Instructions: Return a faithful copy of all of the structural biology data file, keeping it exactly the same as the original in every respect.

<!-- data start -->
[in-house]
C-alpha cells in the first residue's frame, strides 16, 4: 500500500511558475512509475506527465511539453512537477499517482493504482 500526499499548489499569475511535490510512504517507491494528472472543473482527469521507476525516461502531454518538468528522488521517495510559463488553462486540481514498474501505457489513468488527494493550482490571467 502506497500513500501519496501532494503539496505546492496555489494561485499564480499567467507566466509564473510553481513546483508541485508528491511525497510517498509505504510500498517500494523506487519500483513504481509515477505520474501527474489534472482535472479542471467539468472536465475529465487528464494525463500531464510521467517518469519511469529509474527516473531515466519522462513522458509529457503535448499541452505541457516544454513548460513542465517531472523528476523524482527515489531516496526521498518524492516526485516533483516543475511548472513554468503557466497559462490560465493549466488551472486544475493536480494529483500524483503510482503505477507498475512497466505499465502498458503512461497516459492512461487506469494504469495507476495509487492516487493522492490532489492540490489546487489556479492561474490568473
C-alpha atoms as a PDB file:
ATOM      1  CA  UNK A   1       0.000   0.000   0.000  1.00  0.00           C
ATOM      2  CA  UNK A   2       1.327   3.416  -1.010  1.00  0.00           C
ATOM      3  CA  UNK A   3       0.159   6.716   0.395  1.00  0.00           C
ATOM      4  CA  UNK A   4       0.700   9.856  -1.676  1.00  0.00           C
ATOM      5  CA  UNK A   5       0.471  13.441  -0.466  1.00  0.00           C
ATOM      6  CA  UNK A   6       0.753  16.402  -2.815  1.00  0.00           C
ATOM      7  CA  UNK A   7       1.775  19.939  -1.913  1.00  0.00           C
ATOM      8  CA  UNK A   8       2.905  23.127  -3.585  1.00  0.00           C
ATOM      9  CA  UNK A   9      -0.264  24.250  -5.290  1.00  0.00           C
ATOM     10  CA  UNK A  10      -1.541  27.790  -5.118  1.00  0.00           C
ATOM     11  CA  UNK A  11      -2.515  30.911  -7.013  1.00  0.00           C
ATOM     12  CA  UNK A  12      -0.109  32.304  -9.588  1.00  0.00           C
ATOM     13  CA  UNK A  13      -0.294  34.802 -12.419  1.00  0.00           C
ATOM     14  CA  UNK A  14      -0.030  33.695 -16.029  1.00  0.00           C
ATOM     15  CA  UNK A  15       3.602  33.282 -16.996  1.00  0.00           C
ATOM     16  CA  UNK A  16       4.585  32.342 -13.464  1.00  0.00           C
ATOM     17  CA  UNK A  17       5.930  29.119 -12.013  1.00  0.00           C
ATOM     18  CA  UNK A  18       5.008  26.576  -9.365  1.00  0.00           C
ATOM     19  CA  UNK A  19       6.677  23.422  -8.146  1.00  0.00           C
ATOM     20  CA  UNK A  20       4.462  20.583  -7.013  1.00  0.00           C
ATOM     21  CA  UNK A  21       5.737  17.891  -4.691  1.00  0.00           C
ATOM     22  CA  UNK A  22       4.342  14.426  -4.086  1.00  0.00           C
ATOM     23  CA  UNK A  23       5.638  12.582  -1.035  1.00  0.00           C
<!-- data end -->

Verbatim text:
[in-house]
C-alpha cells in the first residue's frame, strides 16, 4: 500500500511558475512509475506527465511539453512537477499517482493504482 500526499499548489499569475511535490510512504517507491494528472472543473482527469521507476525516461502531454518538468528522488521517495510559463488553462486540481514498474501505457489513468488527494493550482490571467 502506497500513500501519496501532494503539496505546492496555489494561485499564480499567467507566466509564473510553481513546483508541485508528491511525497510517498509505504510500498517500494523506487519500483513504481509515477505520474501527474489534472482535472479542471467539468472536465475529465487528464494525463500531464510521467517518469519511469529509474527516473531515466519522462513522458509529457503535448499541452505541457516544454513548460513542465517531472523528476523524482527515489531516496526521498518524492516526485516533483516543475511548472513554468503557466497559462490560465493549466488551472486544475493536480494529483500524483503510482503505477507498475512497466505499465502498458503512461497516459492512461487506469494504469495507476495509487492516487493522492490532489492540490489546487489556479492561474490568473
C-alpha atoms as a PDB file:
ATOM      1  CA  UNK A   1       0.000   0.000   0.000  1.00  0.00           C
ATOM      2  CA  UNK A   2       1.327   3.416  -1.010  1.00  0.00           C
ATOM      3  CA  UNK A   3       0.159   6.716   0.395  1.00  0.00           C
ATOM      4  CA  UNK A   4       0.700   9.856  -1.676  1.00  0.00           C
ATOM      5  CA  UNK A   5       0.471  13.441  -0.466  1.00  0.00           C
ATOM      6  CA  UNK A   6       0.753  16.402  -2.815  1.00  0.00           C
ATOM      7  CA  UNK A   7       1.775  19.939  -1.913  1.00  0.00           C
ATOM      8  CA  UNK A   8       2.905  23.127  -3.585  1.00  0.00           C
ATOM      9  CA  UNK A   9      -0.264  24.250  -5.290  1.00  0.00           C
ATOM     10  CA  UNK A  10      -1.541  27.790  -5.118  1.00  0.00           C
ATOM     11  CA  UNK A  11      -2.515  30.911  -7.013  1.00  0.00           C
ATOM     12  CA  UNK A  12      -0.109  32.304  -9.588  1.00  0.00           C
ATOM     13  CA  UNK A  13      -0.294  34.802 -12.419  1.00  0.00           C
ATOM     14  CA  UNK A  14      -0.030  33.695 -16.029  1.00  0.00           C
ATOM     15  CA  UNK A  15       3.602  33.282 -16.996  1.00  0.00           C
ATOM     16  CA  UNK A  16       4.585  32.342 -13.464  1.00  0.00           C
ATOM     17  CA  UNK A  17       5.930  29.119 -12.013  1.00  0.00           C
ATOM     18  CA  UNK A  18       5.008  26.576  -9.365  1.00  0.00           C
ATOM     19  CA  UNK A  19       6.677  23.422  -8.146  1.00  0.00           C
ATOM     20  CA  UNK A  20       4.462  20.583  -7.013  1.00  0.00           C
ATOM     21  CA  UNK A  21       5.737  17.891  -4.691  1.00  0.00           C
ATOM     22  CA  UNK A  22       4.342  14.426  -4.086  1.00  0.00           C
ATOM     23  CA  UNK A  23       5.638  12.582  -1.035  1.00  0.00           C